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Why Every Marriage Is a Bait and Switch

Someone's real self emerges to us over time, not all at once.

Key points

  • We think we know why we’re marrying the person we choose, but we actually don’t have a clue who they are.
  • Our partner emerges to us, and we to them, over time. No one stays the same, nor should they.
  • The way we change with each other is deeply meaningful, and can be something to be celebrated rather than complained about.

I like to ask my couples, when they’re complaining about a particular aspect of their partner’s behavior, “Well, why do you think you would have married someone who…?” Their answer is, inevitably, “He/she wasn’t this way when we married.”

Every marriage is a bait and switch. When we first get together and are in the romantic phase of our relationship, we show our best side and see the best side in our partner. That’s one of the most wonderful things about the first flush of romance: even the most annoying habits are bathed in the glow of the romantic lens. And being seen that way, where the best is assumed of us, brings out our best, furthering the virtuous cycle.

Fast forward a few years and the romantic phase is over. Instead of a virtuous cycle, where we assume the best, sometimes the opposite occurs: we interpret everything through a negative lens. How could this be? Isn’t this the same person we chose to marry, “for better or worse, in sickness and health, 'til death do us part?”

Neither side of this dichotomy is the truth about our partner or the truth about our marriage. We didn’t marry an angel any more than we married a devil. We married someone who is “both/and” and it is this wholeness, I believe, that is necessary for our fullest development. If things were only wonderful we would have a great friend but not a marriage partner. If things were only difficult, we would have a miserable marriage. It is in the combination where the magic of marriage is to be found, and it’s important we all remember that the next time we complain about our partner acting differently than they used to.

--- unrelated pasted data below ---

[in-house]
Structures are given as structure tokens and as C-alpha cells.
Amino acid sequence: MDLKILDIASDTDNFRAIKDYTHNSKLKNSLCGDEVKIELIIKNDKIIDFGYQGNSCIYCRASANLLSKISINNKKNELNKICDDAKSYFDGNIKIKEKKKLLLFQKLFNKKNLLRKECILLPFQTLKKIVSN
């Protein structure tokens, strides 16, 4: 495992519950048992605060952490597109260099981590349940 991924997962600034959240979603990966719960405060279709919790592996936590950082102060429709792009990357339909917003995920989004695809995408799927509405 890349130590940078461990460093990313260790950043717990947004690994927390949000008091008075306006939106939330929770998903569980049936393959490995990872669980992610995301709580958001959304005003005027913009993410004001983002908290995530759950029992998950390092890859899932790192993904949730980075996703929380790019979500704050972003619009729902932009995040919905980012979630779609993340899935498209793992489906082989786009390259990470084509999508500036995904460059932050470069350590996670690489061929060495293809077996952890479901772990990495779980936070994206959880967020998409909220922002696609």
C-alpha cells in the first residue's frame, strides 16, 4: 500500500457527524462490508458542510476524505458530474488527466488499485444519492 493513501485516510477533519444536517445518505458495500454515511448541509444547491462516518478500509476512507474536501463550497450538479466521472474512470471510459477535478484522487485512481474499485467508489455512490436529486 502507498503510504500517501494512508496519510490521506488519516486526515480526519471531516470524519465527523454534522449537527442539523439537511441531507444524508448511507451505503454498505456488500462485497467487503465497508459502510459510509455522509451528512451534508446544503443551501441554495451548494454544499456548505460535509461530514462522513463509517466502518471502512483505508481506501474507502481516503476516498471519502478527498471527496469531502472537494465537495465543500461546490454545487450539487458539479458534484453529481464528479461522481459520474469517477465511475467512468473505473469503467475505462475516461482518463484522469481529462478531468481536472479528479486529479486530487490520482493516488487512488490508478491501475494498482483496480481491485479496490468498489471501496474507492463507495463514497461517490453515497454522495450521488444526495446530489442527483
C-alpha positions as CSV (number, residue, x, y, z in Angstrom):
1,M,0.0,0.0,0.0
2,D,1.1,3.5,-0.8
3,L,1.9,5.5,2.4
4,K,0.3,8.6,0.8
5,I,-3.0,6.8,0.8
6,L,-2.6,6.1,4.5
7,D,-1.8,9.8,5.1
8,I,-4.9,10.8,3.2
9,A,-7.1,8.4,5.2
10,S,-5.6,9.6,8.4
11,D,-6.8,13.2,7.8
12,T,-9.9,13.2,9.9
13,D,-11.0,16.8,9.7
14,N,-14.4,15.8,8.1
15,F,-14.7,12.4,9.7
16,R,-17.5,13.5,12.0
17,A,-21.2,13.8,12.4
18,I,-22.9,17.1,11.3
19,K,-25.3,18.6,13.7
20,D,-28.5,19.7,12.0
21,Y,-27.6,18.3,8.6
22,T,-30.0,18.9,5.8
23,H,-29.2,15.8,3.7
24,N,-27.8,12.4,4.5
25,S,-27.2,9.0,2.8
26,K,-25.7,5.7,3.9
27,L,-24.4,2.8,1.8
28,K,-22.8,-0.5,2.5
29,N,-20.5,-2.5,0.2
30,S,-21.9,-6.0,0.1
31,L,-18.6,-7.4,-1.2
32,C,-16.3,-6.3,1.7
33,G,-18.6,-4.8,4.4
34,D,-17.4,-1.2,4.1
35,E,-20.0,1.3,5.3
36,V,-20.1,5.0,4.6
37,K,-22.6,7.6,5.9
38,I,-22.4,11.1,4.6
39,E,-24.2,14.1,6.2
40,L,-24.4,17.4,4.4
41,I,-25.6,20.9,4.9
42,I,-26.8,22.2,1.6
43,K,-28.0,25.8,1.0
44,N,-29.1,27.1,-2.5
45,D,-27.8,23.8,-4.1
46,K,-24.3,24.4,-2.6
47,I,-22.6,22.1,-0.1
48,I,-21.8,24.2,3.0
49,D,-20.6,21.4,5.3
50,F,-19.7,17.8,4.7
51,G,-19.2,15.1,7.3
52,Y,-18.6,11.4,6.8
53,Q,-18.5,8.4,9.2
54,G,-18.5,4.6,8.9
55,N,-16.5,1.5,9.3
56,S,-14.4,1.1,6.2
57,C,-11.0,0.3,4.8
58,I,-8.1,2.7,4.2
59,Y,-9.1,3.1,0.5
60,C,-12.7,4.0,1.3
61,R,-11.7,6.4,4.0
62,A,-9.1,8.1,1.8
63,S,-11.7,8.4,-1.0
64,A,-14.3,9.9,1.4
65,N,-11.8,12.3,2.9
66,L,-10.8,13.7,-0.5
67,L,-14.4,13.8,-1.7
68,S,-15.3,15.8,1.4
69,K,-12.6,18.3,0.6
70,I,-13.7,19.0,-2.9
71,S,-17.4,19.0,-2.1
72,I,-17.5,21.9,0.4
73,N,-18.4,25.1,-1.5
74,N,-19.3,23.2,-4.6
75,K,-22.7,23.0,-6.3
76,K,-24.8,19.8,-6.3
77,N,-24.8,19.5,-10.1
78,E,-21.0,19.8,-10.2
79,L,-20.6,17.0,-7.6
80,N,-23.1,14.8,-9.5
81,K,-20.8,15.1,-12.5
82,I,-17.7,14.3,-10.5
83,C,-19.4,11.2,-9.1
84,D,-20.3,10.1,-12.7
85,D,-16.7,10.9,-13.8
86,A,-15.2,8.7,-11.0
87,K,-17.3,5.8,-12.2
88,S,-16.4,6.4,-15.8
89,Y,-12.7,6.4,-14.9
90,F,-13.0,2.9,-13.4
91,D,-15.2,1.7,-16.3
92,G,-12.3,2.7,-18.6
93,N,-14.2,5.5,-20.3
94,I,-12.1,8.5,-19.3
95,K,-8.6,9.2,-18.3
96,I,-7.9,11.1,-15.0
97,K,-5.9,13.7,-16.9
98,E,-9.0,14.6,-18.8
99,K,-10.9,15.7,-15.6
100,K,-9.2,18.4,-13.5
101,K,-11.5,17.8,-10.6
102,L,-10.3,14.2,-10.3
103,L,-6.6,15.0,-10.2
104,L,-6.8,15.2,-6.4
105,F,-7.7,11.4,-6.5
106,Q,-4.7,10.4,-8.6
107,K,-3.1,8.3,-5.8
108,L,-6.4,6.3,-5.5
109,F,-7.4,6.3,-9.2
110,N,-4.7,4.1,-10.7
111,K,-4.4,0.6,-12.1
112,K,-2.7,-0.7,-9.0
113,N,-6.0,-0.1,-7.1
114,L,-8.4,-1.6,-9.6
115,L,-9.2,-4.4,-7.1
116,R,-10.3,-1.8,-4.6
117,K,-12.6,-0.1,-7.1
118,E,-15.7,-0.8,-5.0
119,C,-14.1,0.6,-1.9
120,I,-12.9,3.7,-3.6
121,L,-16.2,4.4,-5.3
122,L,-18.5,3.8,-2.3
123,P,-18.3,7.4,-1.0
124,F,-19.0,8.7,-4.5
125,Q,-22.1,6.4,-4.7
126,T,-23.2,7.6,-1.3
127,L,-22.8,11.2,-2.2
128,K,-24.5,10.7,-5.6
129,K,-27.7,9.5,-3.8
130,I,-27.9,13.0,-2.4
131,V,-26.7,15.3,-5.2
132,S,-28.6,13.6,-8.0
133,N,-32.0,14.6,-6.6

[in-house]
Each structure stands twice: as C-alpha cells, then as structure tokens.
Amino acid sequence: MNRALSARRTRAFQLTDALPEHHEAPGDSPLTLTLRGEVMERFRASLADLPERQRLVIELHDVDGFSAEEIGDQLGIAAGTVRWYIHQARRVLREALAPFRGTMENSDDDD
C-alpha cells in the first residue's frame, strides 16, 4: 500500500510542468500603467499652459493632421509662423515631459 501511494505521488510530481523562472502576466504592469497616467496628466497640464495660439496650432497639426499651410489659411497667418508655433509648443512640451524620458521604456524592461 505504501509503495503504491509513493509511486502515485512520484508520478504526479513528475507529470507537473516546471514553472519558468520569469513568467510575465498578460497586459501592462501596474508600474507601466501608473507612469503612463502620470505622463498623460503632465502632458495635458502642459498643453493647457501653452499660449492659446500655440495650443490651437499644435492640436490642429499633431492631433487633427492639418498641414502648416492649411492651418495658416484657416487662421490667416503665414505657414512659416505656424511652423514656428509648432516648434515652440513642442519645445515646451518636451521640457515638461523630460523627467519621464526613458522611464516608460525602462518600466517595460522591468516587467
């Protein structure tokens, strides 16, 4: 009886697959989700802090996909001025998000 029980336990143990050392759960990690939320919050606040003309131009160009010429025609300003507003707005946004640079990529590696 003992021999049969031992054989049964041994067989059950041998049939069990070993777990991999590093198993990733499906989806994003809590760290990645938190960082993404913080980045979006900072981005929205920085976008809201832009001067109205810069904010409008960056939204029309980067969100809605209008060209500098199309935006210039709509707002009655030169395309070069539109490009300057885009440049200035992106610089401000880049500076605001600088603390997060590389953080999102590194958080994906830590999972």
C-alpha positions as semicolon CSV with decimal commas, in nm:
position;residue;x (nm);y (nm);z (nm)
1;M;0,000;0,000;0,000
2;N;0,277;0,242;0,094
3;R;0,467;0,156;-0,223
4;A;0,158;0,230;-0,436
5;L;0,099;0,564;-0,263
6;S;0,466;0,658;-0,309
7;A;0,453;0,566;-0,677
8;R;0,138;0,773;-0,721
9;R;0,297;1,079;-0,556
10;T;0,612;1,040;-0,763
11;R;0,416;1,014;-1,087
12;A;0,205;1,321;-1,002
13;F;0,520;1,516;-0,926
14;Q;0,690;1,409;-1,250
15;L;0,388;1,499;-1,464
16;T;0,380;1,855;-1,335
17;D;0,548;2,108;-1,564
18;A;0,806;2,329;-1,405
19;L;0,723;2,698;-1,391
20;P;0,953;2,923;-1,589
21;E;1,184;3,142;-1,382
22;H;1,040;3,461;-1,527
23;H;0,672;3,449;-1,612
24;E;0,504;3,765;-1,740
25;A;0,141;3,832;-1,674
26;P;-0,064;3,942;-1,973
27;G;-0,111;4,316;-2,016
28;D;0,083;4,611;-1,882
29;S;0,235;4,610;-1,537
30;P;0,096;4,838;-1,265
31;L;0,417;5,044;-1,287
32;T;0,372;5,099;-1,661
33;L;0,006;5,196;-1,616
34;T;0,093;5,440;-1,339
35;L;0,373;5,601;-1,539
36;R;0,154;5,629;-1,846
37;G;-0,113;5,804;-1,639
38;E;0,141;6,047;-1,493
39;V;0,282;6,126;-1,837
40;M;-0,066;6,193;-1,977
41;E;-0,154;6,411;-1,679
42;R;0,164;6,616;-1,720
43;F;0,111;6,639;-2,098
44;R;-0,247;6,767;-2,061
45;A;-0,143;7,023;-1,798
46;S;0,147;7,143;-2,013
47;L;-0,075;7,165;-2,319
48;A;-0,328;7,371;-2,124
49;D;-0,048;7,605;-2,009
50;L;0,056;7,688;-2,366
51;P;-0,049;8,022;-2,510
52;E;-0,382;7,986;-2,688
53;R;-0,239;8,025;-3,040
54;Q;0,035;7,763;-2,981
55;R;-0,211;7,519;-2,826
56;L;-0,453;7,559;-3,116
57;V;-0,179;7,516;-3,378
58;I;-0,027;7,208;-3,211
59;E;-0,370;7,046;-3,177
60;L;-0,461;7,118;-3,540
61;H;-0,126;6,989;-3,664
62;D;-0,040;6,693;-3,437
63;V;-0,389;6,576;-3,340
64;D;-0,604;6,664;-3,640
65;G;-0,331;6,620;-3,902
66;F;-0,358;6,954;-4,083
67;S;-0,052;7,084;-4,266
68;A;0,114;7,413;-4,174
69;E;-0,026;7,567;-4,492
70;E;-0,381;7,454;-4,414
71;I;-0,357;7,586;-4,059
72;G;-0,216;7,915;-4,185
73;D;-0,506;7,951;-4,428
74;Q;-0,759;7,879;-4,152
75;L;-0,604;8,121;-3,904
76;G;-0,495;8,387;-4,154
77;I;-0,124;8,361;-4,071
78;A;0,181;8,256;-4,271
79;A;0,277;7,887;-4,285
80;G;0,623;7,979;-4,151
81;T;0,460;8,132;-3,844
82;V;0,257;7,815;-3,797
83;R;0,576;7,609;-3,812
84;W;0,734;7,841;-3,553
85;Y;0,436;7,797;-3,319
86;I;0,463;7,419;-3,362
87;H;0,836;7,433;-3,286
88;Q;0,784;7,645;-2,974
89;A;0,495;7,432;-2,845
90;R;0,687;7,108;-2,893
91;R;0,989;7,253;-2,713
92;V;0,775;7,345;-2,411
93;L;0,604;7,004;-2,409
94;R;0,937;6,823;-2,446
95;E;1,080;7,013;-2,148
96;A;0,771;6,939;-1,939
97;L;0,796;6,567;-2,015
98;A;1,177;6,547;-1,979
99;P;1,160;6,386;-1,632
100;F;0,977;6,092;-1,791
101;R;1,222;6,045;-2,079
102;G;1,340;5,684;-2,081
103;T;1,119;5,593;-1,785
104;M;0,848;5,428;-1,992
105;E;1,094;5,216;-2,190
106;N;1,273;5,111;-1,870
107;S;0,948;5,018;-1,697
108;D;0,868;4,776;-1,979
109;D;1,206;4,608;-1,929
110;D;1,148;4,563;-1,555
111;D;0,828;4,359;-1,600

The truth is, we don’t have a conscious clue whom we’re marrying when we pop the question or say “yes.” We see only an idealized version of the other person, just like they see an idealized version of us. It is only over time that the deeper levels of our partner (and ourselves) emerge, and it is then that people are apt to feel a “bait and switch.”

I believe these deeper, hidden layers are the deeper, hidden reasons we have chosen our partner, even though we weren’t conscious of it at the time. We emerge in concert with our partners, just as they emerge in concert with us. That gradual emergence, layer by layer, is deeply meaningful. It is a symphony that includes the two of us, as well as what is happening in the world around us. Yes, it can include many challenges, but when we are able to discern the motif of meaning that threads through these challenges and power struggles, then our marriage becomes an adventure to be lived rather than a problem to be solved.

Ultimately, I believe our primary relationships are microcosms of the world at large, and that all of life can be viewed in a similarly meaningful way, if we are able to open our apertures (and silence our judgments) wide enough to perceive it.

Facebook image: Goncharov_Artem/Shutterstock

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